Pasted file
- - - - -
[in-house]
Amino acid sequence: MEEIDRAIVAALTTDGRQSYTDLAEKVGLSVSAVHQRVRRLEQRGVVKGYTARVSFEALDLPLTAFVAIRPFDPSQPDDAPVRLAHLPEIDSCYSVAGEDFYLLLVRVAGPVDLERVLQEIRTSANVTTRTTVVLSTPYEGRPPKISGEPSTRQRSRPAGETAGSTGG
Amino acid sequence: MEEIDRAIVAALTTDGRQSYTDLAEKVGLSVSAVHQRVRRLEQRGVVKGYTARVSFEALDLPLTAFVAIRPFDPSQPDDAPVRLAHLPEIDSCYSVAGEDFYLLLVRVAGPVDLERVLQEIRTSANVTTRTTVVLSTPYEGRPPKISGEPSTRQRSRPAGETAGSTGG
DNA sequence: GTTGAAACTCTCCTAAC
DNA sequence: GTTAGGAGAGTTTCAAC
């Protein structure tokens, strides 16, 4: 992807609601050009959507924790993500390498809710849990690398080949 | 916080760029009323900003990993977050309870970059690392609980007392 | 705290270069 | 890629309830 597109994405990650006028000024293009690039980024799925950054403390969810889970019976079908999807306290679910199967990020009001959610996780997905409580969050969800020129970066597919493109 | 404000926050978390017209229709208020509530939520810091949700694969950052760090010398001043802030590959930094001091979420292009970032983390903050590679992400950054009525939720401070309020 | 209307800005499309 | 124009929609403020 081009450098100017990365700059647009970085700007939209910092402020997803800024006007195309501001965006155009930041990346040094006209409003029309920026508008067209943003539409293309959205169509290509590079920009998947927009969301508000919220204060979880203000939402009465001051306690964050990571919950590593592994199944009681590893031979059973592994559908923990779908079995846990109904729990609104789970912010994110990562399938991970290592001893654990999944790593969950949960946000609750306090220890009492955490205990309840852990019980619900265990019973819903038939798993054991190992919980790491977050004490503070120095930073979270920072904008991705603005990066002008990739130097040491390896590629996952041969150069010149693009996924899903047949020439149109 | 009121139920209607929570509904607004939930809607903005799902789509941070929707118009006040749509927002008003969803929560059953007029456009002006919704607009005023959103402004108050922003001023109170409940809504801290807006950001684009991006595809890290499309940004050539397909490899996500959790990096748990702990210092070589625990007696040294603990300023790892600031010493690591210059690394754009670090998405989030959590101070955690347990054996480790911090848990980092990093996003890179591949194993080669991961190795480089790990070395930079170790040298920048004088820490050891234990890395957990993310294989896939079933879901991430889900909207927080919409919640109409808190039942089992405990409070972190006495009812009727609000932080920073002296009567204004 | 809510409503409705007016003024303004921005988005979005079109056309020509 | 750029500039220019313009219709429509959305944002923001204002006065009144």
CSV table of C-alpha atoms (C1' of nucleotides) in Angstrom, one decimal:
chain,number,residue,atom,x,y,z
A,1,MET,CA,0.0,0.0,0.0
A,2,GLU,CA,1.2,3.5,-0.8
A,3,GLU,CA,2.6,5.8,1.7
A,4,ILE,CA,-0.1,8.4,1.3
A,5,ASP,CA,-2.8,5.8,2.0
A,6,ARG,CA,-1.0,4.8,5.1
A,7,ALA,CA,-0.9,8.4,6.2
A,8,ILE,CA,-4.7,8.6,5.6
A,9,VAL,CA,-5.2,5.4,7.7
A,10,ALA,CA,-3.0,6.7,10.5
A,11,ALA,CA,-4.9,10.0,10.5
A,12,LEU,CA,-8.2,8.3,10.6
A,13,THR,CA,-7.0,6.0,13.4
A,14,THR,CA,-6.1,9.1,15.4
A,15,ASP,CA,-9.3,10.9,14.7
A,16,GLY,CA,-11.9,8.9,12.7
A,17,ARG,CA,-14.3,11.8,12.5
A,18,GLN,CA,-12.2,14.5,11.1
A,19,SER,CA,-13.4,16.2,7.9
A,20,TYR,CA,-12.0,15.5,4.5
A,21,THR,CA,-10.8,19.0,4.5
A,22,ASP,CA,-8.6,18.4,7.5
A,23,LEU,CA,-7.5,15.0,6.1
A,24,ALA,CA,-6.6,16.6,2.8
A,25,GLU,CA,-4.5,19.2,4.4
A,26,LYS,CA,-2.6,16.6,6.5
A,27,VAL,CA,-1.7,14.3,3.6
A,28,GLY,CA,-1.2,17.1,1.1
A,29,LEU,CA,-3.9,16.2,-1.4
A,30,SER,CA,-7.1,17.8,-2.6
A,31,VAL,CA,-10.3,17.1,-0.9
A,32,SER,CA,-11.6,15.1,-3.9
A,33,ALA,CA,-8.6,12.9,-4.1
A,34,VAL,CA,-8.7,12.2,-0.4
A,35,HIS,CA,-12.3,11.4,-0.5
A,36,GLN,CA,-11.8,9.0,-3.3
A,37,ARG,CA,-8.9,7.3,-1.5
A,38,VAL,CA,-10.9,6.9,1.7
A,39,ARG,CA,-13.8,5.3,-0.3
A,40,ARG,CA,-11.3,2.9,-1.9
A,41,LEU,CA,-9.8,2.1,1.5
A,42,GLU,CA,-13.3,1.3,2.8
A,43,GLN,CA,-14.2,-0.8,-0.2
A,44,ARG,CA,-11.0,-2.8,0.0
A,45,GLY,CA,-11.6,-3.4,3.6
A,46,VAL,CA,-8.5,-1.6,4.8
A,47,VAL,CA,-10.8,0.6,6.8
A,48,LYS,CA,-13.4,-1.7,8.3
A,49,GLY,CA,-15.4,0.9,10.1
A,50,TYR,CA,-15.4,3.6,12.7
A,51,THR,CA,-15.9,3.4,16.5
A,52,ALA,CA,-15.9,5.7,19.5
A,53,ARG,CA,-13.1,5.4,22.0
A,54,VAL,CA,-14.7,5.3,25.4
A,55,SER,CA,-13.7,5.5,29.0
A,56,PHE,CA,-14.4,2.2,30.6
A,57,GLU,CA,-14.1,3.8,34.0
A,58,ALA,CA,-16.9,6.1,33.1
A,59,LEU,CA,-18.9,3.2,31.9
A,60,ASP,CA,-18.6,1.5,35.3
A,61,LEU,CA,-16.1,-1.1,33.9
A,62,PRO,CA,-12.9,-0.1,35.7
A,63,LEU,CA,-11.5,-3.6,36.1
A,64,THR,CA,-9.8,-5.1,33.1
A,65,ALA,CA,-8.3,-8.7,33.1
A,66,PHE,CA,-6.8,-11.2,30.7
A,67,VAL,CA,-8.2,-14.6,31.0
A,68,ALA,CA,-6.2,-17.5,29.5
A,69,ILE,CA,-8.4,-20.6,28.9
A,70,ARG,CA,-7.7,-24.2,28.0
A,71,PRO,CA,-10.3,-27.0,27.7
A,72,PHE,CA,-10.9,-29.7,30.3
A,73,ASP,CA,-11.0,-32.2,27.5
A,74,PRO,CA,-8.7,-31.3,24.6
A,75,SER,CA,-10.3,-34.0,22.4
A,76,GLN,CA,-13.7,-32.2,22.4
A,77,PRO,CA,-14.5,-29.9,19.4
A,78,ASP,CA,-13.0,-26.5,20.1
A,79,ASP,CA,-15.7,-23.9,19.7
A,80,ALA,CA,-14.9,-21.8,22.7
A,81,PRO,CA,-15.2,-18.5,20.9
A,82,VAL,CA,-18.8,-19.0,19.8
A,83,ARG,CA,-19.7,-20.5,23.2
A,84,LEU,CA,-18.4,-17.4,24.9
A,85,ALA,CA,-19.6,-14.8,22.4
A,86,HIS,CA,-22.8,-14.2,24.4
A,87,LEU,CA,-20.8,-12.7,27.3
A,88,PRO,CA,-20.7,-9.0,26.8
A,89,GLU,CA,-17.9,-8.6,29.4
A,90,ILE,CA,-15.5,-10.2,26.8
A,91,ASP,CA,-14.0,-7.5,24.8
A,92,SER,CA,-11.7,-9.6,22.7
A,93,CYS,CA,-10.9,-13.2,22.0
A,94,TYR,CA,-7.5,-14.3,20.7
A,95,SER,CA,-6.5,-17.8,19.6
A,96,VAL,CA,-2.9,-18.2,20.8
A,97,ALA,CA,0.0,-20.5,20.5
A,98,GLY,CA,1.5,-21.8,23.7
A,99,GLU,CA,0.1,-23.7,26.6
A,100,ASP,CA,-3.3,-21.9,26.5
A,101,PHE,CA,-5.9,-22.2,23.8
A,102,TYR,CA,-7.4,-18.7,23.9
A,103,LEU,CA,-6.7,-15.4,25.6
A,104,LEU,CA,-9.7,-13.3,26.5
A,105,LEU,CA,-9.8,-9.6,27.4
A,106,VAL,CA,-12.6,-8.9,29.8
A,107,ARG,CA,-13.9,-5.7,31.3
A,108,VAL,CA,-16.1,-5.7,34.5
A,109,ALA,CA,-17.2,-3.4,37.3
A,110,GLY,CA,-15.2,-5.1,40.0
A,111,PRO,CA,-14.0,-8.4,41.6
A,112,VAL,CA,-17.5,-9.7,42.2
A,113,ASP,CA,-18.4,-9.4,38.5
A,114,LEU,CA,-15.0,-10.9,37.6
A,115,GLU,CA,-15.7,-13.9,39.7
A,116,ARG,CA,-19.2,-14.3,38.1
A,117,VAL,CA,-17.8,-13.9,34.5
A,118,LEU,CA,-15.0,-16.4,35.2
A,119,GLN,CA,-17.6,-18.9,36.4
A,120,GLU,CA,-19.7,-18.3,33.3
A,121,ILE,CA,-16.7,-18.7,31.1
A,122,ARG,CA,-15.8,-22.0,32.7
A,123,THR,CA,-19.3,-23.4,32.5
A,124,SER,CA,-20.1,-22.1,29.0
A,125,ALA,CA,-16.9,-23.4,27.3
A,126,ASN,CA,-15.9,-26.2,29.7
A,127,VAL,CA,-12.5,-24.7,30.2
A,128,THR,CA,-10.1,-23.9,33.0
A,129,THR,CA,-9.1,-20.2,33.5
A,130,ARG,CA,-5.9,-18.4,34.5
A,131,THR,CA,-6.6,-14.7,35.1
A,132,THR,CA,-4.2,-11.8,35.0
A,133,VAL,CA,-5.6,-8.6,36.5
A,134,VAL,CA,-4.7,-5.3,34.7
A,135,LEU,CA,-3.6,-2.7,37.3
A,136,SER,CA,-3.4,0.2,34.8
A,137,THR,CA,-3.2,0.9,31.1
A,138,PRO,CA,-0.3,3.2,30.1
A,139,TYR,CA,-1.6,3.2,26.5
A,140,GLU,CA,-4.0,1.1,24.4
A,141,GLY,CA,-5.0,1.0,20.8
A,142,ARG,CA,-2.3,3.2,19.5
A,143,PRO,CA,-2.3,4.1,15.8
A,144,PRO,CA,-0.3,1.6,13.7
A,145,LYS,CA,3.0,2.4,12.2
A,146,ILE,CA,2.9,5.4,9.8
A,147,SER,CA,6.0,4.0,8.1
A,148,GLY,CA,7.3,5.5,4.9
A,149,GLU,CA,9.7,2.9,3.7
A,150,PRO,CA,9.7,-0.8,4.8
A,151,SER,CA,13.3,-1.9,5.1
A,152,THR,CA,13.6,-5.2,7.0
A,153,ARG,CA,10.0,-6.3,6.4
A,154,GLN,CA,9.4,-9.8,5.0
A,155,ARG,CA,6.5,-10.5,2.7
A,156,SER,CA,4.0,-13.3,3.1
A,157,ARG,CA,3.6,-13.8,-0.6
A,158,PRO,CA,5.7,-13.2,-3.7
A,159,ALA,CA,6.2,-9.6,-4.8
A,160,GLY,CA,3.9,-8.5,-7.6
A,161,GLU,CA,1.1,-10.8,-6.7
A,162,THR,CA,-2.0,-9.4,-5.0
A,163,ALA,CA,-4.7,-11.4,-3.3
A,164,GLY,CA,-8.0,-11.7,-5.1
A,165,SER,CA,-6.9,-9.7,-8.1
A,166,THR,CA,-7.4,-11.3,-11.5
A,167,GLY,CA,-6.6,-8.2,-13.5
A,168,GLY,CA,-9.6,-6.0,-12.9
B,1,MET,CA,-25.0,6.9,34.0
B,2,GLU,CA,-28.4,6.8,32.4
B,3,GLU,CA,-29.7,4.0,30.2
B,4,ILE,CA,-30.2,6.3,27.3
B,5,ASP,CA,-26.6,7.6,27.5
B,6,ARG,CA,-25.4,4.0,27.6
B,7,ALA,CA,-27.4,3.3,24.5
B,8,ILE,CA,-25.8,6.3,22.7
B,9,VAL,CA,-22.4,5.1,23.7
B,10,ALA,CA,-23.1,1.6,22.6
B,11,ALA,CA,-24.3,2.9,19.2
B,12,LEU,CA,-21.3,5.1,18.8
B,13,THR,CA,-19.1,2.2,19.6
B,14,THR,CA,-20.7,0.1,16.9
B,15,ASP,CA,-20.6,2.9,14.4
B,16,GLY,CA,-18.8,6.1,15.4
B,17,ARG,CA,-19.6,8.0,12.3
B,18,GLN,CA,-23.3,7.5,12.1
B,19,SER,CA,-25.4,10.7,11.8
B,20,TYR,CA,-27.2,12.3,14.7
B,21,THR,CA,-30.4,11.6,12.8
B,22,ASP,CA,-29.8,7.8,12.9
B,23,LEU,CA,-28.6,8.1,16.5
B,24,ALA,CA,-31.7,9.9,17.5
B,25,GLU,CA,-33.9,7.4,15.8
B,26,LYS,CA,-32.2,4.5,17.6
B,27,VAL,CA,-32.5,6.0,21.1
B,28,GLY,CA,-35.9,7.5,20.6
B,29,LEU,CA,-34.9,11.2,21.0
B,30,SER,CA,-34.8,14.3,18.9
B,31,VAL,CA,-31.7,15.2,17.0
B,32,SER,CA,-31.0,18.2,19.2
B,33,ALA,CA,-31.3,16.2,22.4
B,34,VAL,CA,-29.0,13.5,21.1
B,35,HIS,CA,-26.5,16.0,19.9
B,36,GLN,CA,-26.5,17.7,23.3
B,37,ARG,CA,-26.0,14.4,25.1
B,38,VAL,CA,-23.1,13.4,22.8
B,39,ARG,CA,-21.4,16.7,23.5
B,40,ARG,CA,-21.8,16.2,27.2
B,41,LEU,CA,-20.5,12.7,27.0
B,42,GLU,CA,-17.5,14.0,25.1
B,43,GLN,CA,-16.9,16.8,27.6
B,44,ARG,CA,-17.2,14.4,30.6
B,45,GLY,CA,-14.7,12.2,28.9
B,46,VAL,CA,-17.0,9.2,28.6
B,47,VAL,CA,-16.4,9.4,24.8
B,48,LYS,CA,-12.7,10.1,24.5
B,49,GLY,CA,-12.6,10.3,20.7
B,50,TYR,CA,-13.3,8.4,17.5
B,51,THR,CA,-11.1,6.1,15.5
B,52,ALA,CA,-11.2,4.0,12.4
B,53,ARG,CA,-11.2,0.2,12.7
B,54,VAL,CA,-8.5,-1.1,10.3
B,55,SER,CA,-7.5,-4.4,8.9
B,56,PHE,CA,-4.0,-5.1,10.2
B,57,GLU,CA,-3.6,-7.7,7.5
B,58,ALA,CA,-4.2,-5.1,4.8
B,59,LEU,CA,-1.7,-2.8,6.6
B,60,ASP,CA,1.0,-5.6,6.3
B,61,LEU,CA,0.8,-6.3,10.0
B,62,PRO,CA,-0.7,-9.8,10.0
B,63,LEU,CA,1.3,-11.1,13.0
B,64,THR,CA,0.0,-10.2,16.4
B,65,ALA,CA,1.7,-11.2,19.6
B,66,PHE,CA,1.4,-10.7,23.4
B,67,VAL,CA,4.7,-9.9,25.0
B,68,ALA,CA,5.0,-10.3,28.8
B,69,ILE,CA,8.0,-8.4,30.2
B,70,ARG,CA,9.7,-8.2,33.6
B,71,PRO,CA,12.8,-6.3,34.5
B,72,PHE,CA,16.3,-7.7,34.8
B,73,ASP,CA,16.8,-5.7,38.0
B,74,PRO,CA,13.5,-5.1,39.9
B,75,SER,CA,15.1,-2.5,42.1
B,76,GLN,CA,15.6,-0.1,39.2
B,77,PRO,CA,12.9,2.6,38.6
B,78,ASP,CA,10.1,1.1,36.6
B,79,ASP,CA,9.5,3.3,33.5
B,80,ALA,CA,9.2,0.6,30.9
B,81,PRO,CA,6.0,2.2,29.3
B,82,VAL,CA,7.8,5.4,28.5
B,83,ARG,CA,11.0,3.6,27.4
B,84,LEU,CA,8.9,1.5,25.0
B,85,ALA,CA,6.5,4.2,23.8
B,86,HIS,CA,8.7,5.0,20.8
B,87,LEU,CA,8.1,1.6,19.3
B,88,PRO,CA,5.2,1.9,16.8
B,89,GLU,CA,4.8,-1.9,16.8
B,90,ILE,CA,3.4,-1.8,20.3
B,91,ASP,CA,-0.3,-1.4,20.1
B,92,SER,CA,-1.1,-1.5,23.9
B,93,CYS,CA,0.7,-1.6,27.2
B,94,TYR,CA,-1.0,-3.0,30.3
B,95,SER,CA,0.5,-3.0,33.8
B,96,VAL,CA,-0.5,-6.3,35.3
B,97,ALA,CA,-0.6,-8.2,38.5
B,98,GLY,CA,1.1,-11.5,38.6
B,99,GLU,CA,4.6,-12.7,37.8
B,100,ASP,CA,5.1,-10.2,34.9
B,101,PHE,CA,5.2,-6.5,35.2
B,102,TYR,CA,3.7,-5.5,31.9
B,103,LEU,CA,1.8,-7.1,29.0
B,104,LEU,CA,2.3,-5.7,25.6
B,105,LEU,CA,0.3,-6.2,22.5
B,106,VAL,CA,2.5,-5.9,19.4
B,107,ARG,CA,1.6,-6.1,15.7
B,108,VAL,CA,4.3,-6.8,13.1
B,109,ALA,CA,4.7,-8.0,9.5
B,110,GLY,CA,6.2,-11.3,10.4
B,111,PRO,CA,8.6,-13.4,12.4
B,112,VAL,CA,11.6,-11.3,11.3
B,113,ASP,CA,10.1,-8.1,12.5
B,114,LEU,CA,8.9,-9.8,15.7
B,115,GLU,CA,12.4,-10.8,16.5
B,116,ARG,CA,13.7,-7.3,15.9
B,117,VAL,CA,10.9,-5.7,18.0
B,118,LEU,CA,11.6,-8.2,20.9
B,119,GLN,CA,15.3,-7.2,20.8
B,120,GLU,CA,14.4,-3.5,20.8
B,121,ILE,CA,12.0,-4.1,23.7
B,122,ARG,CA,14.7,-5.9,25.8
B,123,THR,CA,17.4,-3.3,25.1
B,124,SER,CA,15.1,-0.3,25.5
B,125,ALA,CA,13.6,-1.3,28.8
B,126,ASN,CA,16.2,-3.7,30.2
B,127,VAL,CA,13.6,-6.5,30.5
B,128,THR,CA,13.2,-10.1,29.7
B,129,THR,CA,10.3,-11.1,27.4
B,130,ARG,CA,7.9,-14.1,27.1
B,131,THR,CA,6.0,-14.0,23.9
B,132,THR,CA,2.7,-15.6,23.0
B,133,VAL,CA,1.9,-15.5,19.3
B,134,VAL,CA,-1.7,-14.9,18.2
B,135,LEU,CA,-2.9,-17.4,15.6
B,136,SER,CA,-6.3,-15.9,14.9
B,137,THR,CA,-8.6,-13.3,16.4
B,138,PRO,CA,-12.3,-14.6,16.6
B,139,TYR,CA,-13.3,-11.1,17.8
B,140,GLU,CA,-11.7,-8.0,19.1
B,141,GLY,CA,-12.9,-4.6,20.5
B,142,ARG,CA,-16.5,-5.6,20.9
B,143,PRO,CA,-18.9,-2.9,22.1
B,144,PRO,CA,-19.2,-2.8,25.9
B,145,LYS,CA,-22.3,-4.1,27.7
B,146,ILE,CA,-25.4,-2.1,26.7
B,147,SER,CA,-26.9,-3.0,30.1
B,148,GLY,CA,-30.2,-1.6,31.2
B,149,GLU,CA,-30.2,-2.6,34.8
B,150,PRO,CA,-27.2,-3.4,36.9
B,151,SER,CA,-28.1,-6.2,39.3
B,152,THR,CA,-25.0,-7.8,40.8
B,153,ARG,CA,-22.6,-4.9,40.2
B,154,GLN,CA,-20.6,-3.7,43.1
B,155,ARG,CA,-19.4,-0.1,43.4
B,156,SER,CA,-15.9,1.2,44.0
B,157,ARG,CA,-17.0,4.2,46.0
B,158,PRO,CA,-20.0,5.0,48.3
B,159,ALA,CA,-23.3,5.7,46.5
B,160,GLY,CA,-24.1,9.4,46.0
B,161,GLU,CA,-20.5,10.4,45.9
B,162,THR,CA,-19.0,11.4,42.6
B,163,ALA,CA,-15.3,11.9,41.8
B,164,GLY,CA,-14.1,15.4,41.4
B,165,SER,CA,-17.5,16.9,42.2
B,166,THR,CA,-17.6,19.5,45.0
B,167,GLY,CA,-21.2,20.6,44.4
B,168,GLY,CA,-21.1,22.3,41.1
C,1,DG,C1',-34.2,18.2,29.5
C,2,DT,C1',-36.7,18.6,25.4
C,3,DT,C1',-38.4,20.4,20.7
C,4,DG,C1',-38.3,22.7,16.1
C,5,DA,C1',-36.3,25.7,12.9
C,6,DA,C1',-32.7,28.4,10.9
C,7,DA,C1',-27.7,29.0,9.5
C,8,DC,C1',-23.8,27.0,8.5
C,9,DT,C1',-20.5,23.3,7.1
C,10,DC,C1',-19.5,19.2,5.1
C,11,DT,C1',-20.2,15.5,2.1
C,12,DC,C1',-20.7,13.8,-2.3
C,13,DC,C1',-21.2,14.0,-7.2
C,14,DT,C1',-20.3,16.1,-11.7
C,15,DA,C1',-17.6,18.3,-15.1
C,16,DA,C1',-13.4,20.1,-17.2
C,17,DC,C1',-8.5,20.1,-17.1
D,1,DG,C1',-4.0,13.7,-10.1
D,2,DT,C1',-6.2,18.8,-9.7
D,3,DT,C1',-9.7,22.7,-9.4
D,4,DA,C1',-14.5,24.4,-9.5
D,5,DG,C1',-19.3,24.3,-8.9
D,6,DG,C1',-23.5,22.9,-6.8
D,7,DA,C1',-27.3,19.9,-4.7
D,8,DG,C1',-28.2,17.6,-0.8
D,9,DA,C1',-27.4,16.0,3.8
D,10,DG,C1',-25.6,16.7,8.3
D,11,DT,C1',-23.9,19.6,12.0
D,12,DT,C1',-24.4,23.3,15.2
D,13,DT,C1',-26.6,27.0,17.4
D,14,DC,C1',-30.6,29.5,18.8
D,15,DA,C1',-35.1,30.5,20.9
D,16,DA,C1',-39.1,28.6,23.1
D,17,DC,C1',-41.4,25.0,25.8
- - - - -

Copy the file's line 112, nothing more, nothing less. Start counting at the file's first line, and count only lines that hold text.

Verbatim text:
A,104,LEU,CA,-9.7,-13.3,26.5